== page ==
- Practice in short, frequent sessions
- Use lots of positive reinforcement; never hit or scream at your bird.
- Always end your training session on a positive note -- if your bird is struggling wait for a successful try, reward your bird lavishly, and move on to something else.
- Once your bird has some practice, have all members of the family practice "step up" with your bird.
- Once your bird has mastered the step up skill, practicing the step up in a relaxed and fun way is an excellent way to give lots of positive attention to your bird.
Teaching your Bird to Step Up
- Choose the command you will use. It doesnt matter what word or phrase you use, but you must be consistent. Many owners just use step up or up, but you might prefer come here, lets go, or something else.
- If your bird is not receptive, start training in a room out of sight of your birds cage. Less familiar surroundings are likely to improve cooperation.
- Pick a relaxed time with no distractions a bird that is preening or eating is not going to be very receptive to training.
- Hold your finger (or wrist or handheld perch, whichever you are using) in front of the bird, level with the birds abdomen directly above the feet. Make sure you are close enough that it will be an easy step for your bird.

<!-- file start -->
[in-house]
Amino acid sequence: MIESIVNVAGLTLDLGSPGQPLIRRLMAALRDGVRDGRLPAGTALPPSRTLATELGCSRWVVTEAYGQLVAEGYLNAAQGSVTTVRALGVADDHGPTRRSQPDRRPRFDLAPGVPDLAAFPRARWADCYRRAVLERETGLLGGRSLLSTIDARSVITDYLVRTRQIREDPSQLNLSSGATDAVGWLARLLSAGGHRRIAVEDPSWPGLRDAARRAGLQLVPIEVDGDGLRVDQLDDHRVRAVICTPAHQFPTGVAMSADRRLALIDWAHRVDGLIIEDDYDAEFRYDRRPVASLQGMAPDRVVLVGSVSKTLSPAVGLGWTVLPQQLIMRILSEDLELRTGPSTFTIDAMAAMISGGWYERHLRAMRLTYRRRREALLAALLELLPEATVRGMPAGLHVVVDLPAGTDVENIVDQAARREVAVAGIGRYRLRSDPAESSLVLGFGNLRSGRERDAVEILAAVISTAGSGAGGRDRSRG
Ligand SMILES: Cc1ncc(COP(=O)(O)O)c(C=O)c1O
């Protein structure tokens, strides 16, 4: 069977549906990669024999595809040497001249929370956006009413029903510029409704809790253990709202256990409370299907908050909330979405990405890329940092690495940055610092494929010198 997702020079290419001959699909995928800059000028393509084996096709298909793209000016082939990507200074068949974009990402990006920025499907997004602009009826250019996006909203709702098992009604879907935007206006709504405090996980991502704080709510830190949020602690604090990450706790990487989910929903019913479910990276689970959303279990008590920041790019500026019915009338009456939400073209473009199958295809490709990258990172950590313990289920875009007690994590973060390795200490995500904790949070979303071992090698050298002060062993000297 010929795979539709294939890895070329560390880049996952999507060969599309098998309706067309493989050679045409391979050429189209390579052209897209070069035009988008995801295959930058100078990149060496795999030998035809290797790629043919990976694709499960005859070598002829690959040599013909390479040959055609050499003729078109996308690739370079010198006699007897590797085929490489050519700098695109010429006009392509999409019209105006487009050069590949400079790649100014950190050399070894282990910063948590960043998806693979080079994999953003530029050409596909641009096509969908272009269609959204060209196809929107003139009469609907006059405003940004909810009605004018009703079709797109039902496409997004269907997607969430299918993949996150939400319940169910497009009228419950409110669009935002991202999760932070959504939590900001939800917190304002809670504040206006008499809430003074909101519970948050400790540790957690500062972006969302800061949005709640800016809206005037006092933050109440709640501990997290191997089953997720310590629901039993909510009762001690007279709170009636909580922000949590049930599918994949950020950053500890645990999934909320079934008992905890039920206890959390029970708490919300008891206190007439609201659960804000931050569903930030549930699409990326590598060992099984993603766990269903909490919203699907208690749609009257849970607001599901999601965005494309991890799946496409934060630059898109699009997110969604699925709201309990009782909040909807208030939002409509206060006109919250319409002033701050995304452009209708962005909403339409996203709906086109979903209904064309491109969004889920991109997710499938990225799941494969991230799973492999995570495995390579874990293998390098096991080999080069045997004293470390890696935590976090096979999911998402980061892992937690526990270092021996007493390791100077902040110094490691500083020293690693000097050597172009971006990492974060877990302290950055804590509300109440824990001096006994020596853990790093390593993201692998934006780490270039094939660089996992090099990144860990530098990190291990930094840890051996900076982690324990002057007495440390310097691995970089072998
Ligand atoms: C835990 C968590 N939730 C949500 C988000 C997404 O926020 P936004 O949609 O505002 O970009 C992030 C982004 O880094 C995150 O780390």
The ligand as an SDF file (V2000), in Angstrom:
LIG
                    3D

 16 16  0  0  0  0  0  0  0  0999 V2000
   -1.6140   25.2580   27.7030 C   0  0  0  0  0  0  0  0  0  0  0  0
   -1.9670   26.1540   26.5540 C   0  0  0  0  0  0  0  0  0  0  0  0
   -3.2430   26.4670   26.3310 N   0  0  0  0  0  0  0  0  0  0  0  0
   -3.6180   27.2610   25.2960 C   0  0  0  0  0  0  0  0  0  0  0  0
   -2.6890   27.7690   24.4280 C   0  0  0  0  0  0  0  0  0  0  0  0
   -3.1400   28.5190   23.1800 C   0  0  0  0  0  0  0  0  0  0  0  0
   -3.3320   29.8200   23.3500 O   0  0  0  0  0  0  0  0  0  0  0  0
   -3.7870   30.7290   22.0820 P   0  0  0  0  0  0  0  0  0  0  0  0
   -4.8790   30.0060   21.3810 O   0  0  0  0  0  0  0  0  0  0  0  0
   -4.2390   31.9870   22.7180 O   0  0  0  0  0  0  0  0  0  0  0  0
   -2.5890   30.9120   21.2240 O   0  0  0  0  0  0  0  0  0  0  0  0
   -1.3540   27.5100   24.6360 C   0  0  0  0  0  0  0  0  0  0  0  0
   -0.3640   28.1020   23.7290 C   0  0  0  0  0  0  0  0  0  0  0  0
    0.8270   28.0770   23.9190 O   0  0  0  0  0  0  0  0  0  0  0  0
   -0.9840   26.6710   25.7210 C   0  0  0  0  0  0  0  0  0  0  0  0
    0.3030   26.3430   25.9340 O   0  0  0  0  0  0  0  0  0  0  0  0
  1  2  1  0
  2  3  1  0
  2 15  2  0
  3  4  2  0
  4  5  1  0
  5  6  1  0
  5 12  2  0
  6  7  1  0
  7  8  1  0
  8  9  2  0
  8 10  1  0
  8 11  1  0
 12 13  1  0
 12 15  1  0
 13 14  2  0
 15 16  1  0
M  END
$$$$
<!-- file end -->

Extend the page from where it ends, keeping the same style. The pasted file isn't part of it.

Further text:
- Give the step up command.
- When your bird steps up, give him or her lots of praise (if your bird is reluctant, see the tips below). At the beginning, you can offer a favorite treat, but as your bird gets better at stepping up, decrease the frequency of treats so that eventually your bird will happily step up just for your praise.
- You can try repeating with the other hand, and many birds will keep on going finger to finger.
- Always end a training session on a positive note. If things arent going well, try to get one good success, give lots of praise, then stop for that session.
- Once your bird is doing well, you can move closer to the cage, eventually training the bird to step up from the top of the cage and then from inside the cage.
- Biting: your bird may put his/her beak on your finger, so dont be startled. Birds naturally check the stability of new perches by testing them with their beaks and if you dont allow this they may not be willing to step onto your finger. If your bird does bite, though, dont shout or pull back; in a firm, deep voice say no and push your finger toward your bird. If your bird persists in trying to bite, use a hand held perch at first (dont use gloves).
- Not Stepping Up: if your bird is reluctant to step up, be patient at first as your bird may just be very unsure if you are a safe perch. After a while, very gently nudging the birds abdomen with your finger (or the handheld perch) may help get the bird to make that first step.
- Running for Your Shoulder: try not to let you bird run up your arm once he or she has stepped onto your hand. If your bird does this, block him/her but putting your free hand in the way, and give the step up command again to get the bird onto your hand instead. Repeat as necessary, and if your bird is persistent, end the session with a good step up and try again later.